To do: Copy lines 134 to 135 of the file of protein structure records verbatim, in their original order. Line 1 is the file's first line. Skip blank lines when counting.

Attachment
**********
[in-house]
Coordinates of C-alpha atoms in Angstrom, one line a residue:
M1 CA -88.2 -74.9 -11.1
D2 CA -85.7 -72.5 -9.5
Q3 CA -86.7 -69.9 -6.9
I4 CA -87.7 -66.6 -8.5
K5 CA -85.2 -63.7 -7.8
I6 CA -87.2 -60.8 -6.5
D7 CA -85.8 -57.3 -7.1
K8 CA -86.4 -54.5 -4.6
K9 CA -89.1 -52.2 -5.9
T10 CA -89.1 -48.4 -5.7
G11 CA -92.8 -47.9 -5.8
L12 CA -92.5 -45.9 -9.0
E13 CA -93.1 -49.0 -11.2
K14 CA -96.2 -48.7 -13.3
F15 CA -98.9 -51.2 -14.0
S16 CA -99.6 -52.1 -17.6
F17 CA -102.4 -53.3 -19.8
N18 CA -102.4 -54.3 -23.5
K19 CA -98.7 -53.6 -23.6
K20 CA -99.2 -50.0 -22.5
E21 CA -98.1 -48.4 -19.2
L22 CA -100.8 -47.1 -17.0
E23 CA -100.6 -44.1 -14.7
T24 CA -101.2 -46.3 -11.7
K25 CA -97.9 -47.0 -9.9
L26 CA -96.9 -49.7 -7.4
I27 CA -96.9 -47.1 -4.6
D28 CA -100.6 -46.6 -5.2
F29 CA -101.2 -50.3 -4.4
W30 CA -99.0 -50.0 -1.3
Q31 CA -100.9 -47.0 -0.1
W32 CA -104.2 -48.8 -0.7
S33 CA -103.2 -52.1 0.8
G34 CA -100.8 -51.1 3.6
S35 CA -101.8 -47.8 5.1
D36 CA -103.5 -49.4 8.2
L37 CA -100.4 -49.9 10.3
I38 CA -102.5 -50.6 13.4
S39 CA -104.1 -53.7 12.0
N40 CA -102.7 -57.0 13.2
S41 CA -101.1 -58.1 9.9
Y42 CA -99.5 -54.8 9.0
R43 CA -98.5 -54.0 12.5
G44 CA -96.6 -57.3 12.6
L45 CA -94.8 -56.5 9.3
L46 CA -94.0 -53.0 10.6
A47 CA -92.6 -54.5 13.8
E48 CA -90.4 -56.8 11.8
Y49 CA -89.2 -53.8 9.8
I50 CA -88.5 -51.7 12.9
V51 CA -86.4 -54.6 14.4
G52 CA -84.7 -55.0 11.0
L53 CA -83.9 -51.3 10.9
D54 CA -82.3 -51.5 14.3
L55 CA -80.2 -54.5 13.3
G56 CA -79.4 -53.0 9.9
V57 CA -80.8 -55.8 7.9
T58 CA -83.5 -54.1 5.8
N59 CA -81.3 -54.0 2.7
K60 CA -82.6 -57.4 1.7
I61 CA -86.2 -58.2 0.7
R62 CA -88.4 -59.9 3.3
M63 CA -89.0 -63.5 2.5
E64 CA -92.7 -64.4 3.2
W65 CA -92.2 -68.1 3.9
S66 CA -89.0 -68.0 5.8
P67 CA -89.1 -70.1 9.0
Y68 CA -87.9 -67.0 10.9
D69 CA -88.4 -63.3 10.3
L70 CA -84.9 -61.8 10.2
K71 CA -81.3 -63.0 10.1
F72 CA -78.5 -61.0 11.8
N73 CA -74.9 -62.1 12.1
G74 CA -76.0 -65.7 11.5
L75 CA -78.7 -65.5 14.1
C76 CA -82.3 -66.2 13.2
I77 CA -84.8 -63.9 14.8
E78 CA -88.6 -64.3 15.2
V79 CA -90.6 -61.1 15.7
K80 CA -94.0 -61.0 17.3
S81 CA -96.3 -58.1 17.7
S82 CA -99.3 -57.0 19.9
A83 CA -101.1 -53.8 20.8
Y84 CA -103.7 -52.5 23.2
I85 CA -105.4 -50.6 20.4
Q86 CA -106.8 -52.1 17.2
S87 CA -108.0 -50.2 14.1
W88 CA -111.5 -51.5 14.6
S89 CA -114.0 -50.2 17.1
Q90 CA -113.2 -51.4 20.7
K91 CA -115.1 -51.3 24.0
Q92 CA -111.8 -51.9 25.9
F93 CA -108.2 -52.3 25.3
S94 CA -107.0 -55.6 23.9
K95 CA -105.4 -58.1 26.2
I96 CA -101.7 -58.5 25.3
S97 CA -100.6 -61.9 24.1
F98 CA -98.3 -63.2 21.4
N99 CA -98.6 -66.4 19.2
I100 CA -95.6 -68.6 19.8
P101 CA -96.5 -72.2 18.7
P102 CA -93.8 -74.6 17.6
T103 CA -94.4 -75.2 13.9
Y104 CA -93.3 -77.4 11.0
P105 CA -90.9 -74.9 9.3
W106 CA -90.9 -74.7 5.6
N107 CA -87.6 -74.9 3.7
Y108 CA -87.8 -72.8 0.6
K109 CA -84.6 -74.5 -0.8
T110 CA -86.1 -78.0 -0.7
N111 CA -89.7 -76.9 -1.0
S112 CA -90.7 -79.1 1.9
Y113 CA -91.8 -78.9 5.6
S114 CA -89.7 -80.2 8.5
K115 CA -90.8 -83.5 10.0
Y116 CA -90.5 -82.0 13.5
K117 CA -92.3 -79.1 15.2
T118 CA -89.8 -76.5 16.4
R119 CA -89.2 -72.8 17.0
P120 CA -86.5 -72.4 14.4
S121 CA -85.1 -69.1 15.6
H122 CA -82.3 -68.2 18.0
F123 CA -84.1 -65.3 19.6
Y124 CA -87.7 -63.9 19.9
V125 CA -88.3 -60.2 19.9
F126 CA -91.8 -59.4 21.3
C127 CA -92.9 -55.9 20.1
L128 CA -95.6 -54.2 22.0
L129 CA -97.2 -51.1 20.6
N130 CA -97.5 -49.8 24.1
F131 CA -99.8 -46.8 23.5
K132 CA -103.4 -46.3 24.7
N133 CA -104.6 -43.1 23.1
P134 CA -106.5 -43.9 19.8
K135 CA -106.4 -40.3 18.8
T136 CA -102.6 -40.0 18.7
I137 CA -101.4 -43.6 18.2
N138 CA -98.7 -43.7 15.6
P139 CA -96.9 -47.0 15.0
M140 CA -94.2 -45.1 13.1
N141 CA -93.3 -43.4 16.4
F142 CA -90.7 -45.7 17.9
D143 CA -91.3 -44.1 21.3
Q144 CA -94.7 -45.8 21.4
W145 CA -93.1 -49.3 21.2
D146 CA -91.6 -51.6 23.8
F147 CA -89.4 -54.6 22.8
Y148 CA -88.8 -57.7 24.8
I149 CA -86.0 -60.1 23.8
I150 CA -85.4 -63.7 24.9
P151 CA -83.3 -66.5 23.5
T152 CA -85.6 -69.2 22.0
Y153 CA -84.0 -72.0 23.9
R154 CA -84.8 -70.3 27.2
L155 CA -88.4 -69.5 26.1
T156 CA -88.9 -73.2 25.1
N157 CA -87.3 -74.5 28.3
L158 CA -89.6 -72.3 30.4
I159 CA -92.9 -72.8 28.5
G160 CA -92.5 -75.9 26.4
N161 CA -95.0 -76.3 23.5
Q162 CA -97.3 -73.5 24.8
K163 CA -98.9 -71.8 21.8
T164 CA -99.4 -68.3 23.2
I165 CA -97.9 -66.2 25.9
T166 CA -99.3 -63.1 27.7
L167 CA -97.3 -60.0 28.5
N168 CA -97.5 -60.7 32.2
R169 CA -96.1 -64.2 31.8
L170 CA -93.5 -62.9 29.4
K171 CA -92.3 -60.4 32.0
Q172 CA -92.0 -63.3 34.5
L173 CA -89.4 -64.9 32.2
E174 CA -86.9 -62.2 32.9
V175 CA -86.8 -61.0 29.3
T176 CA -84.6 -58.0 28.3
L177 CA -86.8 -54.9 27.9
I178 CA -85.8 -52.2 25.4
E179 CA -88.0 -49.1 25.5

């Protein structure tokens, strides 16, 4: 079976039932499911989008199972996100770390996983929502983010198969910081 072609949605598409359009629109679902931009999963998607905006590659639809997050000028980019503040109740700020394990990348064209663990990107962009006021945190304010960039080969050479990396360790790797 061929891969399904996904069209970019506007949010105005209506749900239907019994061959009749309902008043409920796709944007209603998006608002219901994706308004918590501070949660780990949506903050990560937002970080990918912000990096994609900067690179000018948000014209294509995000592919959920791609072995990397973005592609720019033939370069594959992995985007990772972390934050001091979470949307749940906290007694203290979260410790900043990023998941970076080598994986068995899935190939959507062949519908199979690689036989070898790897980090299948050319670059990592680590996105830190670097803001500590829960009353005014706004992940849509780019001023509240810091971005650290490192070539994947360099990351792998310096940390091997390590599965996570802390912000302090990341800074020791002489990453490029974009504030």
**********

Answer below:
K132 CA -103.4 -46.3 24.7
N133 CA -104.6 -43.1 23.1